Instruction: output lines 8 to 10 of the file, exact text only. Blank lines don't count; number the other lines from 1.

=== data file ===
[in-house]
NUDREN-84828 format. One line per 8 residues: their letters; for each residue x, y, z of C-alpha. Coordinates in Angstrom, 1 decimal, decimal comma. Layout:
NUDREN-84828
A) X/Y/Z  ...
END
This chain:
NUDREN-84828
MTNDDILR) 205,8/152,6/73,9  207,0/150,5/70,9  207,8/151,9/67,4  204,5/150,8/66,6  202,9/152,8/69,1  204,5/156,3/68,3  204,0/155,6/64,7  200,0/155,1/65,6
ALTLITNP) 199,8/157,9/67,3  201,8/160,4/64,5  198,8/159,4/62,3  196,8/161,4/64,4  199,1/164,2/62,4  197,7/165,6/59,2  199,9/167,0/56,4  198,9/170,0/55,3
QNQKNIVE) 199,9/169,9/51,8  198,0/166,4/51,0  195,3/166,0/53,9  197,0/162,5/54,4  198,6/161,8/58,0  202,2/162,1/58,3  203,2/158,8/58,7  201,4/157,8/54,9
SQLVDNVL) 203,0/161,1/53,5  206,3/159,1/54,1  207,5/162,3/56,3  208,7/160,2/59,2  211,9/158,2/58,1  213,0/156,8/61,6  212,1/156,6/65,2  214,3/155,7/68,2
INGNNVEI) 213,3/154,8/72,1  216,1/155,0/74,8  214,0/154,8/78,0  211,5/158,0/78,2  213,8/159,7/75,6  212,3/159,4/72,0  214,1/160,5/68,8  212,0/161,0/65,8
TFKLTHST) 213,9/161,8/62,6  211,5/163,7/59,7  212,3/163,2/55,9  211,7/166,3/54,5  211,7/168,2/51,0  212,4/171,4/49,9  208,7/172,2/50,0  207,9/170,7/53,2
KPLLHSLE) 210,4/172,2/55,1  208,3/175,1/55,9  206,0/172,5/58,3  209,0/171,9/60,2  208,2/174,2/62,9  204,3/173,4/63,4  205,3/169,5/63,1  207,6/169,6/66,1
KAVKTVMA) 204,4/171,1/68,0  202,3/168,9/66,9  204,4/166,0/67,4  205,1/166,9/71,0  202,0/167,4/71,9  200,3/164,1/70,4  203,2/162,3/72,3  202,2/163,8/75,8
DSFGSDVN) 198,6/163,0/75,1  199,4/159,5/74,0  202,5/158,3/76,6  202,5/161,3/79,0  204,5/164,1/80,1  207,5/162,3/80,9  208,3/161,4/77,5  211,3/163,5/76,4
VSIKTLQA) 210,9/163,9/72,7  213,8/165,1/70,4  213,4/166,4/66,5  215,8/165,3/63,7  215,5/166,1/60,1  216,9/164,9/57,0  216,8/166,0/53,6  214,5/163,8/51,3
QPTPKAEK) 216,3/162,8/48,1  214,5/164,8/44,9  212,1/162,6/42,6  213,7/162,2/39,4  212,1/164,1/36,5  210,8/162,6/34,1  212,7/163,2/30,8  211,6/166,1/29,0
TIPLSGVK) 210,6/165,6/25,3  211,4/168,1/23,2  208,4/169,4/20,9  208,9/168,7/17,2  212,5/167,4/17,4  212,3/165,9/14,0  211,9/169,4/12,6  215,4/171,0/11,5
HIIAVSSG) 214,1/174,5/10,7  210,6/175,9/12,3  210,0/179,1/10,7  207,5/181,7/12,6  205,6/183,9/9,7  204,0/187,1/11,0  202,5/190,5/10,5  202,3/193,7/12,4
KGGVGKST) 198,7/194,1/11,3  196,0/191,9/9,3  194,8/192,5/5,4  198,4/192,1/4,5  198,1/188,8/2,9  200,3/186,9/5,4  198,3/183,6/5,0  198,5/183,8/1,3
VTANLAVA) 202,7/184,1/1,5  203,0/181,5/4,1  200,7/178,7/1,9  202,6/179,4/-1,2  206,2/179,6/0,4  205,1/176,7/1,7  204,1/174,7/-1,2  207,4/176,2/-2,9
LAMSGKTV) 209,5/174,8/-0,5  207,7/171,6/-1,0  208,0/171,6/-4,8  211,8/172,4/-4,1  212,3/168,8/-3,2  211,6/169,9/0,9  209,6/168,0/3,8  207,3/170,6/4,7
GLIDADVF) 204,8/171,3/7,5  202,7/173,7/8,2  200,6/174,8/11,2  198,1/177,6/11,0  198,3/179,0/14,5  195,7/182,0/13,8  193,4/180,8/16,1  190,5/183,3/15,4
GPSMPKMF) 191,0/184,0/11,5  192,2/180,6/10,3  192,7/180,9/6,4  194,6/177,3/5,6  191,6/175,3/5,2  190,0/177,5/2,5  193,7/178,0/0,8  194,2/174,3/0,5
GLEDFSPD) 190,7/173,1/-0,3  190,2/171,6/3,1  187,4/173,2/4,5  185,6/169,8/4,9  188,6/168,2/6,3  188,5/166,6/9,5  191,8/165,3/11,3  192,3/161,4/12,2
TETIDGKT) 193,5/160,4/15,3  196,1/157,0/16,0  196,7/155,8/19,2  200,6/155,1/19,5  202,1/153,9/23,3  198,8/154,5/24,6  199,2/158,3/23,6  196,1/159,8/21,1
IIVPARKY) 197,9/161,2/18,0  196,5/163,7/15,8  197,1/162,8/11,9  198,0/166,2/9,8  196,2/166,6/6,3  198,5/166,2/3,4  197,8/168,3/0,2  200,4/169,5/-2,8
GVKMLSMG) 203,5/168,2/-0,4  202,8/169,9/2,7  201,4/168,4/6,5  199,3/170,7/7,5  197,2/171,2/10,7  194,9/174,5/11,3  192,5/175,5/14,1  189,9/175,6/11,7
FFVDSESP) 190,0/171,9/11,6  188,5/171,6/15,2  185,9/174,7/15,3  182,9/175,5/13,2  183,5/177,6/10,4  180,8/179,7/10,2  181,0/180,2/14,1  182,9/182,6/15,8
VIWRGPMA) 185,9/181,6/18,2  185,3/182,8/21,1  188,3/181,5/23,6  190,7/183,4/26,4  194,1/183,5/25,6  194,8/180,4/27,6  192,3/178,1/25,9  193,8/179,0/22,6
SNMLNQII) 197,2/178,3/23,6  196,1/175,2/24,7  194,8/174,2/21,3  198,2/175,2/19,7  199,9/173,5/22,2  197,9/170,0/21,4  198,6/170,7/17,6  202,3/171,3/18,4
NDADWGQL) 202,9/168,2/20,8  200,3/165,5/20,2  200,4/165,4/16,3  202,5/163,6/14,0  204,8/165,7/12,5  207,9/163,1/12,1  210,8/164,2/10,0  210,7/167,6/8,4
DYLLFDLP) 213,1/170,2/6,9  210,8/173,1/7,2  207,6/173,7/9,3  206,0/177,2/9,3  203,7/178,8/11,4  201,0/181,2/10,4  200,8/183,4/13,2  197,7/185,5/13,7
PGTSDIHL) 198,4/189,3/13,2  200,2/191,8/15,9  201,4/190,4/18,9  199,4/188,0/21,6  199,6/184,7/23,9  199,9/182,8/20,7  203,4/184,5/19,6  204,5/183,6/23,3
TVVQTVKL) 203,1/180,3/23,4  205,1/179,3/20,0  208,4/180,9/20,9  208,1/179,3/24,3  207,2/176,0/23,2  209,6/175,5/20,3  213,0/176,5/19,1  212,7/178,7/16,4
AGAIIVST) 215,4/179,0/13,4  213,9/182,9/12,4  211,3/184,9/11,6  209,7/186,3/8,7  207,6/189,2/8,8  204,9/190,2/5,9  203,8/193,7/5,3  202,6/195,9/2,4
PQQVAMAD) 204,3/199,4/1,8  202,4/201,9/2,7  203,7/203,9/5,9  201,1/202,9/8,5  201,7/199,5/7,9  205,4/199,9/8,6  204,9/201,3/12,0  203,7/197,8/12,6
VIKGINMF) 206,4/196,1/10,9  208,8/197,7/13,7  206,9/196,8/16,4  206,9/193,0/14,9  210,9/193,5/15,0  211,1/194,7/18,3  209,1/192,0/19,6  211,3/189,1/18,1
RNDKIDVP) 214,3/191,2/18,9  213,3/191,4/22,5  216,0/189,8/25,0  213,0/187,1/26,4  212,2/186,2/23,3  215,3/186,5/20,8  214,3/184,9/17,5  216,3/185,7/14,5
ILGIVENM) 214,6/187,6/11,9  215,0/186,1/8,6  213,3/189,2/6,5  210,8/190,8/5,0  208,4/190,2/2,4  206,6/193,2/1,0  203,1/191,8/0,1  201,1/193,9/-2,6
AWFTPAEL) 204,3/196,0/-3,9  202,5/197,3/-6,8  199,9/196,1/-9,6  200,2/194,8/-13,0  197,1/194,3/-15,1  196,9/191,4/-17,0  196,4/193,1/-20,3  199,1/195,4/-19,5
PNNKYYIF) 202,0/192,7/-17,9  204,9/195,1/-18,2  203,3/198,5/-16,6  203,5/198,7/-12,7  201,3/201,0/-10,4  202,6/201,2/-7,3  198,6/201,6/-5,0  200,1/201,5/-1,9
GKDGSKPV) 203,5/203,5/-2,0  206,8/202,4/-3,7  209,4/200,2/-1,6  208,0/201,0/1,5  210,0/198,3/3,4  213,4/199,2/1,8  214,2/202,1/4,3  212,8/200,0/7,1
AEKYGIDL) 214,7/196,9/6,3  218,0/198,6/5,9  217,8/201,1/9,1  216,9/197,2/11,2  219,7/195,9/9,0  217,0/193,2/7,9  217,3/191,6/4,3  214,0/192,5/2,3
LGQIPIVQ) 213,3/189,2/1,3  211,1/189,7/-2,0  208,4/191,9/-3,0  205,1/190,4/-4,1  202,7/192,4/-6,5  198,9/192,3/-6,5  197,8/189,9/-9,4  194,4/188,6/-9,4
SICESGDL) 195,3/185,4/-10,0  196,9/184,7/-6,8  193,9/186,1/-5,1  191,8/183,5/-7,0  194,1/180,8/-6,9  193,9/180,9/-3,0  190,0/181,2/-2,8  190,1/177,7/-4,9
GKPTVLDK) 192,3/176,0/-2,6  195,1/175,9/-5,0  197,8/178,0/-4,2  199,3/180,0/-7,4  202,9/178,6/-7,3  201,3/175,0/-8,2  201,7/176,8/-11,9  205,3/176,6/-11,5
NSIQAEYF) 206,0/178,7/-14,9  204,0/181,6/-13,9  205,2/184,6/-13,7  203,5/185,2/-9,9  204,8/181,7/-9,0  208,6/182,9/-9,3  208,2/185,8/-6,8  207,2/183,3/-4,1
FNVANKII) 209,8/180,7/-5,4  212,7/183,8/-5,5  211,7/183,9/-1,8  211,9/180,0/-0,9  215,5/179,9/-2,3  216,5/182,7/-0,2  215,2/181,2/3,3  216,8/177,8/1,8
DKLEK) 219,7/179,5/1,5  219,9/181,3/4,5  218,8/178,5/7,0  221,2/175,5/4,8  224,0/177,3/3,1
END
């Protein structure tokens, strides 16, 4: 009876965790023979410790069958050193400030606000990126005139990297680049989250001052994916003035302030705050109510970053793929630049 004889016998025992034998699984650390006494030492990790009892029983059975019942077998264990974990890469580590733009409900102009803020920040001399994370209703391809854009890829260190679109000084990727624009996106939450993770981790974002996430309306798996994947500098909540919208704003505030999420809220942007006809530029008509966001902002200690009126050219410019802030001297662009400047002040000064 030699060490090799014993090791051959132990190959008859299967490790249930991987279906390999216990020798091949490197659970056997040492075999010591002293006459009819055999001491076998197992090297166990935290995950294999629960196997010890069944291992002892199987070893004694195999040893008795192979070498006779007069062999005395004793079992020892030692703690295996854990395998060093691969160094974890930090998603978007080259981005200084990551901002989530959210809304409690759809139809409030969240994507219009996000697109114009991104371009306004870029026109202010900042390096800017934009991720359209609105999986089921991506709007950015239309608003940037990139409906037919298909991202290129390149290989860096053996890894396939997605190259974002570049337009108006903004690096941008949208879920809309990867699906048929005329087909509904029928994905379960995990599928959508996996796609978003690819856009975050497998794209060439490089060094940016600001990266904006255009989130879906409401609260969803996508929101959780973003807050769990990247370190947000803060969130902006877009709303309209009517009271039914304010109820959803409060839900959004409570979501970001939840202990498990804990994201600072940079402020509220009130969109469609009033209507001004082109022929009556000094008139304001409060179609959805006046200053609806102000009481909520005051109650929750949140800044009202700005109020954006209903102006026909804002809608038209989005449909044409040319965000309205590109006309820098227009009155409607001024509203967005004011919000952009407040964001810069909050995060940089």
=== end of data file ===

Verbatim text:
MTNDDILR) 205,8/152,6/73,9  207,0/150,5/70,9  207,8/151,9/67,4  204,5/150,8/66,6  202,9/152,8/69,1  204,5/156,3/68,3  204,0/155,6/64,7  200,0/155,1/65,6
ALTLITNP) 199,8/157,9/67,3  201,8/160,4/64,5  198,8/159,4/62,3  196,8/161,4/64,4  199,1/164,2/62,4  197,7/165,6/59,2  199,9/167,0/56,4  198,9/170,0/55,3
QNQKNIVE) 199,9/169,9/51,8  198,0/166,4/51,0  195,3/166,0/53,9  197,0/162,5/54,4  198,6/161,8/58,0  202,2/162,1/58,3  203,2/158,8/58,7  201,4/157,8/54,9